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A View to Where We’ve Come From

A Photo Essay by Henry Bryant

The Atlanta West Point Railroad built this freight depot on Memorial Drive along the Beltline when it was a connecting diversion for trains to bypass the maze of tracks that go under downtown Atlanta. The building is currently used as restaurant/bar with the Eastside Beltline Trail expansion soon to come.
Taken from United (the old Confederate) Avenue near the Beltline are the Trestle Tree Apartments.
This was taken close to the Beltline where Moreland Avenue crosses under the old Georgia Railroad tracks carrying trains east to Augusta. Here at the tracks is the old Colonial Bread Bakery. With four large commercial bakeries in or near the NPU-W neighborhoods, when the wind blew in your direction you could breathe the heavenly scent of baking bread and cakes. This site today holds the Best Buy and stores of Edgewood Retail District.
South of Grant Park near the Beltline where Hill Street meets McDonough Boulevard stood an Atlanta institution, Harold’s Barbecue. From its wood fired pit it served up ribs, pork, beef and Brunswick stew to neighbors, laborers, and legislators alike. Harold’s closed a few years back.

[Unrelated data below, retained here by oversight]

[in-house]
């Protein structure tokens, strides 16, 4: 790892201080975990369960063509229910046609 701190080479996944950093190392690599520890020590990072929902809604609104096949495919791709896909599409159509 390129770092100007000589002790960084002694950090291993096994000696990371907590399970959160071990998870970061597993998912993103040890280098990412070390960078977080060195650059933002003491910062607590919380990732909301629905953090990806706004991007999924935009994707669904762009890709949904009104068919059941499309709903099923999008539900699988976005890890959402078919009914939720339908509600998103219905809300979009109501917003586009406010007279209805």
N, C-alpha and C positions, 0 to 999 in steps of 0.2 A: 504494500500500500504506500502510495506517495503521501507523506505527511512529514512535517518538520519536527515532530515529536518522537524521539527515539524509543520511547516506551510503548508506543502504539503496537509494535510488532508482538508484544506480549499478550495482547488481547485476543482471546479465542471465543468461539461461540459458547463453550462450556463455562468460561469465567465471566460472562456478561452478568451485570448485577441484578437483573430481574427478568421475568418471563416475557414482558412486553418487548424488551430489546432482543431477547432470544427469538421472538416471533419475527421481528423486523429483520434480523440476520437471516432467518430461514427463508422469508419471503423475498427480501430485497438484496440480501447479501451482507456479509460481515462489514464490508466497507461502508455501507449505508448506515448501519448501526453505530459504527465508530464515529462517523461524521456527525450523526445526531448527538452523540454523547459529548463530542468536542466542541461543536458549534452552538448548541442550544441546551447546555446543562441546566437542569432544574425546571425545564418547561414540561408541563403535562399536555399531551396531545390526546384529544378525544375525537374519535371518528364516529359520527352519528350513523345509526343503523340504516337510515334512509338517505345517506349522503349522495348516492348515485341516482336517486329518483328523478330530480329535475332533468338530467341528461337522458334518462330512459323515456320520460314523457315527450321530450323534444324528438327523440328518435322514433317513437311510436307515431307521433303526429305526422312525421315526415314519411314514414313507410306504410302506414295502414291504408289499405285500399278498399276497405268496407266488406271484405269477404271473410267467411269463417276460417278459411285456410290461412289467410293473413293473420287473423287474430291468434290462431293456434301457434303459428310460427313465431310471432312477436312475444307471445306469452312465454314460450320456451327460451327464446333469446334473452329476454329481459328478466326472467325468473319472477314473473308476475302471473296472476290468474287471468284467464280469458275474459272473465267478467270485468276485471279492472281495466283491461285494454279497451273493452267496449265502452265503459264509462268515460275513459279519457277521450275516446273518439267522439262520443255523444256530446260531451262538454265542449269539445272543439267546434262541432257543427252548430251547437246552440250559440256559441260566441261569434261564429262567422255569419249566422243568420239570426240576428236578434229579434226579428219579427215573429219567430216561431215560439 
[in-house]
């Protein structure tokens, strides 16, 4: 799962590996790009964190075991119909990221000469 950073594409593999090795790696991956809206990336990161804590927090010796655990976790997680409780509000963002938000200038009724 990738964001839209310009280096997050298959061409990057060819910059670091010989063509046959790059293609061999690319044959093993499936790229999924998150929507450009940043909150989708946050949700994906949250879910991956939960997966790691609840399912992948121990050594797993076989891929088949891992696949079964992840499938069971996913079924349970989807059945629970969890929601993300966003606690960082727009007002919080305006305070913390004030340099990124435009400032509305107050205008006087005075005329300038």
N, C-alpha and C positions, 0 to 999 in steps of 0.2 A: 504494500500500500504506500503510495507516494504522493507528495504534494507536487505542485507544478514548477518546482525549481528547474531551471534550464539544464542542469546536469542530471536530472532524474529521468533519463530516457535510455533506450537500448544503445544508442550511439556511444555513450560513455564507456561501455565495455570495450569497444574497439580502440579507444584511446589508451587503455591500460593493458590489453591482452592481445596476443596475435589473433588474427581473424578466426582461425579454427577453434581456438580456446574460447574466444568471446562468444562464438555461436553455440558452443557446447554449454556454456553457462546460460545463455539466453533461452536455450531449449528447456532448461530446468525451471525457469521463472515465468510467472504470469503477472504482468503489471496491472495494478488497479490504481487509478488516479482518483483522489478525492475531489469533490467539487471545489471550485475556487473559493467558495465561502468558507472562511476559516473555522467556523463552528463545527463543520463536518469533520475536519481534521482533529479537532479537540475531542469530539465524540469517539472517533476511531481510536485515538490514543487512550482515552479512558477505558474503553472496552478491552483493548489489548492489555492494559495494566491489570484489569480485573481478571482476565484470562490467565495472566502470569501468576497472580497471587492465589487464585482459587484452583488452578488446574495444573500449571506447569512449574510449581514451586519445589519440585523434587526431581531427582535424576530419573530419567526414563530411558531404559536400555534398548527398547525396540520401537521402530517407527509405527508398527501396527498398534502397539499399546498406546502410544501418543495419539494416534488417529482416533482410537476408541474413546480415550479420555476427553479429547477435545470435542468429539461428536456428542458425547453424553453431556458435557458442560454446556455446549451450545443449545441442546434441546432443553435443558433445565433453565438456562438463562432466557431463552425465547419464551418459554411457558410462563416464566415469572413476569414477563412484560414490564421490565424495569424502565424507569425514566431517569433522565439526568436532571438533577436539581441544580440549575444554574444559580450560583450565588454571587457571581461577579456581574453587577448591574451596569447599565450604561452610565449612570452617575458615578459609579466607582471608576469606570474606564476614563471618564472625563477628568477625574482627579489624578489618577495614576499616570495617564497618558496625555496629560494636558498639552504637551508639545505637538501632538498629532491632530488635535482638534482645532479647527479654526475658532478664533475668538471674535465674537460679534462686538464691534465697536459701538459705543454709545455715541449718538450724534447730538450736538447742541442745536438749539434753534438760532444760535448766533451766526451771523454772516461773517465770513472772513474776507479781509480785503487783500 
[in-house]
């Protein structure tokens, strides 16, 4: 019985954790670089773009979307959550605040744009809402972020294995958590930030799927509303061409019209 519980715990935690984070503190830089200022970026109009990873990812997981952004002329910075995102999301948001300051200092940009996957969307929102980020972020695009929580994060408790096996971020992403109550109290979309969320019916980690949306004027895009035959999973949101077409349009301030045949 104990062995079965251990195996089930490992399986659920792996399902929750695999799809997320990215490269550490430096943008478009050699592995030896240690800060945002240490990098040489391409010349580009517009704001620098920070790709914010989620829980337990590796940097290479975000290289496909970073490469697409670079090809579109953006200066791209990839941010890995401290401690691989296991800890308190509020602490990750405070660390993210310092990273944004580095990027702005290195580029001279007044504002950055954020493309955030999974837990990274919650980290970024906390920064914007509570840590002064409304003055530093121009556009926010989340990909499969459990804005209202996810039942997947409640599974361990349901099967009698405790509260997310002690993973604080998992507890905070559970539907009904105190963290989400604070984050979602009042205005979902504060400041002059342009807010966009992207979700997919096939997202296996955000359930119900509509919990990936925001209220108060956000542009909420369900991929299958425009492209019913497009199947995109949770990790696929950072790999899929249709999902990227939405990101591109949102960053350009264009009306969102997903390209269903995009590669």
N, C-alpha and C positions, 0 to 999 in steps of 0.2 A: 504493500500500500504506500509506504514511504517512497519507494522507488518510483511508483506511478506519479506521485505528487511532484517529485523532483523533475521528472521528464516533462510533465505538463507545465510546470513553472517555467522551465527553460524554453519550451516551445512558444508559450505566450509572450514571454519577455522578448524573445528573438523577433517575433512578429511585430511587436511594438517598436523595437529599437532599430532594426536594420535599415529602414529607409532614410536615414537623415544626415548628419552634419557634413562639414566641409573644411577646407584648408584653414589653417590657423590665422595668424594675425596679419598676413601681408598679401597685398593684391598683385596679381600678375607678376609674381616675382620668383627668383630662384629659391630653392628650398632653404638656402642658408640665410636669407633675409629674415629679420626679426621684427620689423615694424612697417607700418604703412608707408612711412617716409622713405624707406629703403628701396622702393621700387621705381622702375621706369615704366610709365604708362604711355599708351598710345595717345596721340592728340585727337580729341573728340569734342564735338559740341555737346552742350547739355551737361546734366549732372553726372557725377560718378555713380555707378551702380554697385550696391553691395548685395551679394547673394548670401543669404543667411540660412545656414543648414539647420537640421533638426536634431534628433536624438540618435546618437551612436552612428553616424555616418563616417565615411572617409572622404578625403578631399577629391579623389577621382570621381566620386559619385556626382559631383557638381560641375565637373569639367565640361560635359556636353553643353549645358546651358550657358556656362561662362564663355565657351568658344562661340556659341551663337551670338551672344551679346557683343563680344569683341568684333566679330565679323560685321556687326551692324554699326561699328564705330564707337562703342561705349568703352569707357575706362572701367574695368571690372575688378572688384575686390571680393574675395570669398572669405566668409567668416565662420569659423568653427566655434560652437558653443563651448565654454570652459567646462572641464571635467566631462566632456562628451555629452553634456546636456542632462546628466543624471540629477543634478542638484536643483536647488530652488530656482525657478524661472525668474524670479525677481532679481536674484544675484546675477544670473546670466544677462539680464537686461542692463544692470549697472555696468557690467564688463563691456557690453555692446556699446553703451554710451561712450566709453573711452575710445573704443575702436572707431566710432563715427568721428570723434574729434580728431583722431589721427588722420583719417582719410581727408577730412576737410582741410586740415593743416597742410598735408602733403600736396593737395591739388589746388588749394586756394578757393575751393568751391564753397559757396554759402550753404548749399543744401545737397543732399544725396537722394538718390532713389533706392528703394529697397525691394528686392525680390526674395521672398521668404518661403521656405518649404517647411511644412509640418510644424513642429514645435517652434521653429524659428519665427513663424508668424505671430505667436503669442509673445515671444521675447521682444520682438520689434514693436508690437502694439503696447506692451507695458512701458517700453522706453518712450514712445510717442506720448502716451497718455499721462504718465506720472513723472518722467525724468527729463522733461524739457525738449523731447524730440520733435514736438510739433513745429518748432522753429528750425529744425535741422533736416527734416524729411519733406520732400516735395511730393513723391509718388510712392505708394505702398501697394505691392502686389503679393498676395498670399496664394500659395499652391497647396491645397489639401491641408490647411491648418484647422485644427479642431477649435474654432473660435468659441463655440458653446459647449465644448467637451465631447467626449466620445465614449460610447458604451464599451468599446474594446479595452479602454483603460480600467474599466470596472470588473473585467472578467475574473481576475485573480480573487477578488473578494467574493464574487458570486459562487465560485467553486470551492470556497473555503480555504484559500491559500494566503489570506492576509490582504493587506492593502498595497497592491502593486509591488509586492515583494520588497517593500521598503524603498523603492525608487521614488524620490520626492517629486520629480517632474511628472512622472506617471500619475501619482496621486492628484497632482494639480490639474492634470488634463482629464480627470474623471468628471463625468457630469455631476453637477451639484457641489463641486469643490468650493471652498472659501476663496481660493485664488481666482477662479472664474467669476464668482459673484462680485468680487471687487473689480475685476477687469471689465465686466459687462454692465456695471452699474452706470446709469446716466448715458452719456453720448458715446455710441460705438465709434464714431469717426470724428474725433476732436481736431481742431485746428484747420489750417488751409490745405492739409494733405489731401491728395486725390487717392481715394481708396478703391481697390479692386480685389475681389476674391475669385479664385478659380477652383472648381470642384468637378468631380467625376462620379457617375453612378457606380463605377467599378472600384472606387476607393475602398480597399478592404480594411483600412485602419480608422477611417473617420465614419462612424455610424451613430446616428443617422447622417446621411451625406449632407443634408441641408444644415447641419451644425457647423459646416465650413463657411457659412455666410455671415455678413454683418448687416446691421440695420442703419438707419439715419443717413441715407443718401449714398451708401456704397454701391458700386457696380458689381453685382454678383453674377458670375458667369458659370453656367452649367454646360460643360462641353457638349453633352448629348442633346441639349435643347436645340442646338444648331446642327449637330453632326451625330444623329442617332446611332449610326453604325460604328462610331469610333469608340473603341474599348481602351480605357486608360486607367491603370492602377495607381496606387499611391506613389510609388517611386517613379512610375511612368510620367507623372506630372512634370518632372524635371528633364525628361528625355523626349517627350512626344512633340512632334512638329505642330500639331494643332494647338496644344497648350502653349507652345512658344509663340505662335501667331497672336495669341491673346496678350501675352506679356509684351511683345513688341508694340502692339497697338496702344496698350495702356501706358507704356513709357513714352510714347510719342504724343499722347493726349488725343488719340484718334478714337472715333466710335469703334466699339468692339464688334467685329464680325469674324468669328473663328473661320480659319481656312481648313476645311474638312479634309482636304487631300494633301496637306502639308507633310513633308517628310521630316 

Around thirty or thirty-five years ago this was the outlook in the heart of East Atlanta Village on the east side of Flat Shoals. A grant had already been secured and used to repave sidewalks and add trees along the street. The historic Madison Theatre sits just to the right of center in this photo.
On the west side of Flat Shoals— one of the first new businesses to come on the scene in East Atlanta Village after the redevelopment grant— was Heaping Bowl and Brew. It was a quirky restaurant that won acclaim from across Atlanta, soon expanding to Emory Village and Buckhead.
At Clifton and Glenwood, Burgess Elementary stood before its expansion to include Peterson Elementary. The new larger school on this site became Burgess Peterson Academy.
In East Atlanta on the other end of Clifton near where it joins Flat Shoals sits Sylvester Cemetery at the site of the old Sylvester Baptist Church. In this 1980s photo, the woods had taken over almost the entire cemetery. In 2022, thanks to many volunteer hours from neighbors and cemetery families (as well as donations and fund raising), the cemetery has become a green oasis for the neighborhood.

Photos by Henry Bryant

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